Part of the trouble with defining mental disorder the way philosophers try to define things is that this would be at cross purpose with what the writers of DSM are trying to do. Philosophers look for the true, or at least the coherent. Shrinks look for the useful. Let me explain. The Diagnostic and Statistical Manual of Mental Disorders is becoming a thicker and thicker book. More and more things are called mental disorders. There is a cynical hypothesis about the cause: shrinks want people to go to them and give them money. However, there is also a charitable hypothesis: shrinks want to help people, and nowadays, however obvious a person’s suffering, she can’t get the insurance company to fund psychiatric help if the suffering isn’t defined as a disorder. If a person who suffers from grief wants to take some pills to help with insomnia or make it easier to go back to work, her grief needs to be redefined as a major depressive episode, and therefore a disorder. You have to call something a mental disorder if people are to receive help for it.  Thus, however they define “mental disorder” in the introductions to their books, when you look at the long list of things that are classified as mental disorders you see that the one thing they have in common is popular demand for insurance coverage. The trouble is, of course, that “something is a mental disorder iff people want psychiatrists to help them with it” does not sound like a definition that captures a natural kind. It is basically another incarnation of the distress/bad functioning thing.

What about natural language? “Mentally ill” replaced terms like “insane”, “crazy” and “nuts”, which are, in many ways, colloquial ways to say “patently irrational”. The things that were considered forms of insanity or forms of “neurosis” when Freud was alive and are still considered paradigmatic mental illness today basically are forms of gross irrationality, or cause gross irrationality. These would be: psychosis that leads a person to think, irrationally, that he is Napoleon; depression that becomes so bad that the person thinks that the fact that she forgot to buy milk makes her as despicable as a Nazi, or, against all evidence, that her family will be delighted to see her dead: mania that leads a person to spend all his money and run off with his secretary to pursue a business deal that he is normally plenty smart enough to see is nonsense: terrible fear of tiny, harmless spiders: etc. To this day, being told that one’s thoughts or feelings or actions are symptoms of a mental disorder can be insulting or reassuring in a way that only being told one is being grossly irrational can be. Let me explain.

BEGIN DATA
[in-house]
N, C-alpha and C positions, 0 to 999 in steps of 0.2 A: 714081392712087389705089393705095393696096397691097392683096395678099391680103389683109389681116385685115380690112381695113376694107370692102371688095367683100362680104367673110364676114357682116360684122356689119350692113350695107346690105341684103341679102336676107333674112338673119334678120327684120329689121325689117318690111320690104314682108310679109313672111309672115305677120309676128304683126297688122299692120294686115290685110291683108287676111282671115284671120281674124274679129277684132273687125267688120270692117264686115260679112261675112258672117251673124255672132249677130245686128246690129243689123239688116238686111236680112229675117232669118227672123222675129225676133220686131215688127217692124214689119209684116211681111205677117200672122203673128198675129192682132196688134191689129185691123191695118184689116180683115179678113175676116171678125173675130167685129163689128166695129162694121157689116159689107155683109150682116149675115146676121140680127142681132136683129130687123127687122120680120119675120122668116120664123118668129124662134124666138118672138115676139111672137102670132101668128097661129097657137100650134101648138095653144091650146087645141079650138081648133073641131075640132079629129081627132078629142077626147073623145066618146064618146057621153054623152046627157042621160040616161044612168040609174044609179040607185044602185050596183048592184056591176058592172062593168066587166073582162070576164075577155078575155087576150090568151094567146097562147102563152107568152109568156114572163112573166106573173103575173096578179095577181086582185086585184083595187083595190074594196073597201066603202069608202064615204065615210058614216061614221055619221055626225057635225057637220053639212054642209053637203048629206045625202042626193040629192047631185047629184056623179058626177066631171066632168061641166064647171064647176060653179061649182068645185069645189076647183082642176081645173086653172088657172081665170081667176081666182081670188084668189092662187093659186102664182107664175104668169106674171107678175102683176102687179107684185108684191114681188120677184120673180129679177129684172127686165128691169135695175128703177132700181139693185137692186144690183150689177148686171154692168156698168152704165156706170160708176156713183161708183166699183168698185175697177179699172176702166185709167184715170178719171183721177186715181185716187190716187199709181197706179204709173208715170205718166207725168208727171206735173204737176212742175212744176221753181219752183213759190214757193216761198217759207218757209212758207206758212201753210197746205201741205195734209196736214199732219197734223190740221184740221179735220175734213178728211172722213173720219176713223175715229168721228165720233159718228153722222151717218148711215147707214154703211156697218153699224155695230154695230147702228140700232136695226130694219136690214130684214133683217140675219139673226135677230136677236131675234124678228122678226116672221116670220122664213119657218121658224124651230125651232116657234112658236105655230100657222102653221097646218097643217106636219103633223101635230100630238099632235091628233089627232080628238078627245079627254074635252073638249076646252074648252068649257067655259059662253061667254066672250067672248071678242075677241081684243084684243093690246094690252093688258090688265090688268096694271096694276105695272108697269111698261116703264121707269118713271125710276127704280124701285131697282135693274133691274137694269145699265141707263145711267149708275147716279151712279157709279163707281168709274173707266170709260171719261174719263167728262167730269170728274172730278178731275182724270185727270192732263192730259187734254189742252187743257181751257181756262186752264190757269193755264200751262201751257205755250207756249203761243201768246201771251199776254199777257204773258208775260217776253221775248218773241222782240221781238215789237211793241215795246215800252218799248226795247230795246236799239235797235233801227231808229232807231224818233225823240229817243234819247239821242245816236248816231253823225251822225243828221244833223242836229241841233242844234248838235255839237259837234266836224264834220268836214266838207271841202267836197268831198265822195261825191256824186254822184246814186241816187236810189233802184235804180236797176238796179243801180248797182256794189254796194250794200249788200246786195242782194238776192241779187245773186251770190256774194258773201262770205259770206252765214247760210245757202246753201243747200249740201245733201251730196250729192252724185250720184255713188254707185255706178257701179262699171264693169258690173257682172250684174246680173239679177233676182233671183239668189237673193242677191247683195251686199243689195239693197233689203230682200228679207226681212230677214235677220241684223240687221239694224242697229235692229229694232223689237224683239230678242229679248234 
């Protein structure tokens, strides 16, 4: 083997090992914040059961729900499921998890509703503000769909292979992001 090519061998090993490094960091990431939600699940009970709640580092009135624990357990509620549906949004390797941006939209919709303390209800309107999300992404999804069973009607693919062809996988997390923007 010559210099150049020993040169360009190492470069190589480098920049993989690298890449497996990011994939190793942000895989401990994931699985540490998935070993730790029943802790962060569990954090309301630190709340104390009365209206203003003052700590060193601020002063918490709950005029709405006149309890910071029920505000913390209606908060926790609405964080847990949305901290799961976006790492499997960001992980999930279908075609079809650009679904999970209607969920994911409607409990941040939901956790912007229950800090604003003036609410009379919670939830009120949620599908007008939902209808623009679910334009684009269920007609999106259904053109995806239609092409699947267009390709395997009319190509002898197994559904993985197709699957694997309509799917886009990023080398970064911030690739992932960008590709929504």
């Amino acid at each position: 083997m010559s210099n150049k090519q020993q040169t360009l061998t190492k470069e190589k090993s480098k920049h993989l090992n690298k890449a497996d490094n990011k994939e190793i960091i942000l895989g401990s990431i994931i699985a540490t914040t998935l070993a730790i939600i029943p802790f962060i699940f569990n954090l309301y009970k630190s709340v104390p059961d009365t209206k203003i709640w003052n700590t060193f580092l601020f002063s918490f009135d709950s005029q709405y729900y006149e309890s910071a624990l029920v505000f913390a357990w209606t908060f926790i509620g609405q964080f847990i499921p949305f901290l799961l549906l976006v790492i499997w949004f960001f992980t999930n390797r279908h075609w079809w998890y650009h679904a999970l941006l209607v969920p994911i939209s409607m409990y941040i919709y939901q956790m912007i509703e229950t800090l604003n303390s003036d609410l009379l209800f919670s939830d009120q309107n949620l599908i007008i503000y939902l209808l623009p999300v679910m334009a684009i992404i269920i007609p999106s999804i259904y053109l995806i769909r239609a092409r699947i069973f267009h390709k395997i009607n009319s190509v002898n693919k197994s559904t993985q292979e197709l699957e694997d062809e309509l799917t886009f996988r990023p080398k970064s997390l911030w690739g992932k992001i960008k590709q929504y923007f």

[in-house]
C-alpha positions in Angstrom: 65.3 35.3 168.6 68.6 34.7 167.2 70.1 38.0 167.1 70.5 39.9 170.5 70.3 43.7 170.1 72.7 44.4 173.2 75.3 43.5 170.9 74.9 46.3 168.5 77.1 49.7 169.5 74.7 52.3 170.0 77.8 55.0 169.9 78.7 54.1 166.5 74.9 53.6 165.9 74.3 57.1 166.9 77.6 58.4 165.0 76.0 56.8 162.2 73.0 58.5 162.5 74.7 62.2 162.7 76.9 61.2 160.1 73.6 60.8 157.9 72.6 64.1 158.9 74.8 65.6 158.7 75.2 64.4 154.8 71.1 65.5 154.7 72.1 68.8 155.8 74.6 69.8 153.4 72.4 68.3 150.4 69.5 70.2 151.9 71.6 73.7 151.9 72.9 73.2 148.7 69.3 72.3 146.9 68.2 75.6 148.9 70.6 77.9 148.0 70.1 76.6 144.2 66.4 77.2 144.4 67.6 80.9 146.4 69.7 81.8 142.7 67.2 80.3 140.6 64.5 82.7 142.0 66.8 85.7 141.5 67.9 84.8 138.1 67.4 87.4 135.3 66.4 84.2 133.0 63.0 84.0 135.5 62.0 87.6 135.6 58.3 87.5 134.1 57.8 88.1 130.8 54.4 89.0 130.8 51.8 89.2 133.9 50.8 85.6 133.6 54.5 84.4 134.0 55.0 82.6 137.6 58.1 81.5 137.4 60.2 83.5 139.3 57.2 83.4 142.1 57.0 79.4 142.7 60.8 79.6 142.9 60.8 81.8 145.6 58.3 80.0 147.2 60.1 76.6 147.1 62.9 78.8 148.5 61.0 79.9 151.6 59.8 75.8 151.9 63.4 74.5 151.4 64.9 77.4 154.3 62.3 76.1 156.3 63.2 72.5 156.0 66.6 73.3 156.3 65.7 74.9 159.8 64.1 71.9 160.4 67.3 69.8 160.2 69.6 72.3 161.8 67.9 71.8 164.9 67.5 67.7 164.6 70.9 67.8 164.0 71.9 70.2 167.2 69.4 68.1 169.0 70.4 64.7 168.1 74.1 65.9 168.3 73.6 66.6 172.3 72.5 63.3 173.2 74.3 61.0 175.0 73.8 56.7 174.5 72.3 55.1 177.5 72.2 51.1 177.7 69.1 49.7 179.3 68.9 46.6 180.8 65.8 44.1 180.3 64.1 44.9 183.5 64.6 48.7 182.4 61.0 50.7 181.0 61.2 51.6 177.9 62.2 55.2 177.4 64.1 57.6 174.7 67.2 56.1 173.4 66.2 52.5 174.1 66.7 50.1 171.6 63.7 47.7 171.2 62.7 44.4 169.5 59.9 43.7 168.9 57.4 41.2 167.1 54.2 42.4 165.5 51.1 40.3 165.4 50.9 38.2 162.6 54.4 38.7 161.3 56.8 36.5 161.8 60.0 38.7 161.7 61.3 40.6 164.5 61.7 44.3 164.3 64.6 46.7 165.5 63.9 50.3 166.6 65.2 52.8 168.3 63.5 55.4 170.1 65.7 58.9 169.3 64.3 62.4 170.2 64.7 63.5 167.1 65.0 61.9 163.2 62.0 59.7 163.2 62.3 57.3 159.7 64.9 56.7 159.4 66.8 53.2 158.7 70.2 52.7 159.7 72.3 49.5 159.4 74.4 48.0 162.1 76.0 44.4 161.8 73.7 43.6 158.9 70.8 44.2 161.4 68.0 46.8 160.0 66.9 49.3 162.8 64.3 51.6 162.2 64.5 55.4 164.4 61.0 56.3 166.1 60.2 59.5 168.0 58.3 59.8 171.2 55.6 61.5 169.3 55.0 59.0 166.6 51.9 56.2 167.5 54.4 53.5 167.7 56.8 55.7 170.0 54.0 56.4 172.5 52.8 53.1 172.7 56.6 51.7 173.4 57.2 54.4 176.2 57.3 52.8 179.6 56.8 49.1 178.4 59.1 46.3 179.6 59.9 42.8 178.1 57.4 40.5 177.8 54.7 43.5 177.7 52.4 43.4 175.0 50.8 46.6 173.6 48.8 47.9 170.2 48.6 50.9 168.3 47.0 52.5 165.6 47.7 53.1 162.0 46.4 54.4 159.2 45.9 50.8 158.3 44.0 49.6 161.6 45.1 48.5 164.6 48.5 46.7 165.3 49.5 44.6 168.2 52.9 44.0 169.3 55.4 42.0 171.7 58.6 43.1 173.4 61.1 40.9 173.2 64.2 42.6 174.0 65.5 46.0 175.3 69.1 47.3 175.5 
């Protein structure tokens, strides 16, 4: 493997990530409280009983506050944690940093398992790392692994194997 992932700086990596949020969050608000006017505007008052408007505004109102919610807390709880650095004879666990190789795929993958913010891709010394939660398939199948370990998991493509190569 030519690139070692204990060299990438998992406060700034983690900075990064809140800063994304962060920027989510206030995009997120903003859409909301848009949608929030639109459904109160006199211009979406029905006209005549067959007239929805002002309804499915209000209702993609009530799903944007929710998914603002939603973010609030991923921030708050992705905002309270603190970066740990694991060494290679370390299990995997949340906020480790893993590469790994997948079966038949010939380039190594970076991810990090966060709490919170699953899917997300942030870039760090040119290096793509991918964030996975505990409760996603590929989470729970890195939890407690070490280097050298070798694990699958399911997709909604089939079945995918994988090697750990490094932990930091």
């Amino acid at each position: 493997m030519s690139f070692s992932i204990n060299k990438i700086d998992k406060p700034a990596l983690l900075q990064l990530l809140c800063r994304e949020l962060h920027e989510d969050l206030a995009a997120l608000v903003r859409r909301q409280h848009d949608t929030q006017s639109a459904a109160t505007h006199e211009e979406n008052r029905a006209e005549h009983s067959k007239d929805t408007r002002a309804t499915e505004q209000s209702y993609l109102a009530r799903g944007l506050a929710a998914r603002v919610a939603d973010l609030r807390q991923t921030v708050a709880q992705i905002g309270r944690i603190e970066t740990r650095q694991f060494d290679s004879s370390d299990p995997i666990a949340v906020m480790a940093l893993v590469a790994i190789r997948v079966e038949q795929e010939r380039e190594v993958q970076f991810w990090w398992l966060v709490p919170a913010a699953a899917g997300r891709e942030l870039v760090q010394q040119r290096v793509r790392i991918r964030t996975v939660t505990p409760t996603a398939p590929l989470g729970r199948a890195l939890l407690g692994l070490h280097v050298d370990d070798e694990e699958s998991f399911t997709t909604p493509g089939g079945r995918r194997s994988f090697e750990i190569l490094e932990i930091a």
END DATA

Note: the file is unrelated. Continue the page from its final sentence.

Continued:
Maybe I’ll start with the reassuring. Suppose you are really afraid that there is a monster under your bed – literally or figuratively – and someone convinces you that your fear is a symptom of a mental disorder. That can be wonderful news. When I express fearful or self-hating thoughts, being told “Nomy, that sounds crazy” can be music to my ears.  I am irrational! The fact that I forgot to answer an email from the secretary does not mean I am worthless! My fear or sadness is unwarranted!  Now for the insulting: if you are very sad purely because your attempts to make your country a democracy have failed, and someone refers to your sadness as a clinical problem, it can be infuriating. No, you think, I am not irrational. I am responding appropriately to reasons. Calling it a disorder is refusing to see that. This is one reason people have been angry when the last DSM amended the definition of depression in such a way that it now includes many grieving people. People who don’t want their grief in the DSM do not deny that they are suffering and do not always deny that they could use some professional help. What they want to deny is that there’s anything grossly irrational about their grief. Of course, rationality and irrationality can be woven fine. A person can start being depressed because he lost his job – presumably a reason to be sad – but then, despite the fact that he was fired due to a recession, start feeling worthless or bad because he’s unemployed, and that’s where irrationality can creep in – even gross enough irrationality for the person to count as having a disorder.

So paradigmatic mental disorders involve serious irrationality. To that you can add conditions often thought of as disabilities rather than disorders, in which the problem is not irrationality but cognitive impairment of some sort (e.g low intelligence, lack of some kind of know-how). Perhaps they too belong in some divine version of DSM.  But what about conditions that do not grossly affect one’s rationality and involve no cognitive impairment? My hunch is that there is something very problematic in calling them mental disorders, as opposed to problems, troubles, eccentricities, ways of being neuro-atypical, or sometimes even vices. If you think the DSM, considered from the aspect of truth and not insurability, is getting too thick, this just might be what’s bothering you.  But to be continued.